First comes love, then comes marriage, then comes a baby in a baby carriage—or so it usually goes (at least according to the song). In Homeless Bird, however, none of these take place in the right order for Koly. Babies aside (since she doesn't have any), her first marriage is arranged and her husband is dead before she has a fighting chance of loving him. And then once he's dead, Koly's shot at future love and marriage is practically zilch since widows are damaged goods in her society and nobody wants them.
Luckily, Koly learns to love herself and then finds Raji, a man who appreciates her and truly loves her for who she is. Which is good since she totally loves him, too. Phew.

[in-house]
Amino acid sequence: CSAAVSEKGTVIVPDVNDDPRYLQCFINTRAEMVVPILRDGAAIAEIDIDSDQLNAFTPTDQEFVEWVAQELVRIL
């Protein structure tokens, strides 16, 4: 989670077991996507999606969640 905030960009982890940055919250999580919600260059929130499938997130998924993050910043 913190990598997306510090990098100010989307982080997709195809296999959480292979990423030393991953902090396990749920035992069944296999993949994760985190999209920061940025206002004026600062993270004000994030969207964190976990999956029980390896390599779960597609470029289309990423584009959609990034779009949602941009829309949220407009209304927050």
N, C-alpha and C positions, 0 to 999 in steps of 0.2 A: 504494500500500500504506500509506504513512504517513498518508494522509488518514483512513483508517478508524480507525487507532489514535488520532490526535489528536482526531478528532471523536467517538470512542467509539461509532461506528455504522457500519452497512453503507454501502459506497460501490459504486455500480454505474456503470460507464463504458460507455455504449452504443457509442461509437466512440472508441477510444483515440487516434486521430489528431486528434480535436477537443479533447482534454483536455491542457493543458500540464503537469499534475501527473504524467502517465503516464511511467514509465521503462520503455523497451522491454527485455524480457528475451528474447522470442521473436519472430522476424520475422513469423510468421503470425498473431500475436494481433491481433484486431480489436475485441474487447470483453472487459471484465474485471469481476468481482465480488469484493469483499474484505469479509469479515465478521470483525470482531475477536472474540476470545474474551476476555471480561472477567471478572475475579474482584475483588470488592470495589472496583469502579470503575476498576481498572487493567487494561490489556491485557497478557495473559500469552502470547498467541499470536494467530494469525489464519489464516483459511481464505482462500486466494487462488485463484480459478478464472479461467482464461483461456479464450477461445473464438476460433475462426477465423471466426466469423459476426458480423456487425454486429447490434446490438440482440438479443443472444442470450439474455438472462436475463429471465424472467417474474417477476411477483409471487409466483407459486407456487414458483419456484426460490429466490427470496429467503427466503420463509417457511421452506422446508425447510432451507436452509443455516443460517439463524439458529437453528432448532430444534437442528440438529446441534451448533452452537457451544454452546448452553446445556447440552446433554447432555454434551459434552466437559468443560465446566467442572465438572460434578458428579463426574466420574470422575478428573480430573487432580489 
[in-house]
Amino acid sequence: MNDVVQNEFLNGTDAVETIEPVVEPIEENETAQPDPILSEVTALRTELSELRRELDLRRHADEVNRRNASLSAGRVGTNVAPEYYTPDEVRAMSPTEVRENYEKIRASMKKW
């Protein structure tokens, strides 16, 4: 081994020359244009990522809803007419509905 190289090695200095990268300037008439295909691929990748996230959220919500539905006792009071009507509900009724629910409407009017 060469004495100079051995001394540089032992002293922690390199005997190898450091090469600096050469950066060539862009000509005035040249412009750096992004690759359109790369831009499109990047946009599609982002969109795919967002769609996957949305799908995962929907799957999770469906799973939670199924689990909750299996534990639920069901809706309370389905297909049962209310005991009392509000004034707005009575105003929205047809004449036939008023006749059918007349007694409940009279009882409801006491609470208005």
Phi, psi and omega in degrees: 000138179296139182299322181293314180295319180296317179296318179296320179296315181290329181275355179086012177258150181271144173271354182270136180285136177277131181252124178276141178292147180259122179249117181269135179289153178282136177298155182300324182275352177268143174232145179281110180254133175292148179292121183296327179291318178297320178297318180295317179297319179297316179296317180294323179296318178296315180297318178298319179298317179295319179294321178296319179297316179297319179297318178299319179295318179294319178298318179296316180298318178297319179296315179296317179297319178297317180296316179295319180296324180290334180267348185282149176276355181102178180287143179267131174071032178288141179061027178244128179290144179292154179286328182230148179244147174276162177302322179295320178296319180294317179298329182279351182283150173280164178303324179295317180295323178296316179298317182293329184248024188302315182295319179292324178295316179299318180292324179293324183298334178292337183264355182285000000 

Questions About Marriage
Are you surprised that Koly agrees to marry Raji by the end? Why do you think we don't see her in her new married life? How does this influence the ending and what does it foreground in Koly's story as we do see it unfold in the book?
Why is marriage so important in Koly's culture? How important is marriage to Koly? Explain how this changes and/or stays the same as the story progresses.
What is up with dowries? What does this tell you about marriage in Koly's world? Compare and contrast this to you own concept of marriage using examples from the text.
Do we encounter any happy marriages in the book? If so, which and why are they happy? If not, what does this tell you about marriage as a theme?
Chew on This
The thing that makes Koly most unique is her belief that marriage is connected to love.
The Mehtas might be manipulative, but in treating marriage as a financial arrangement they're actually operating within society's expectations for the institution.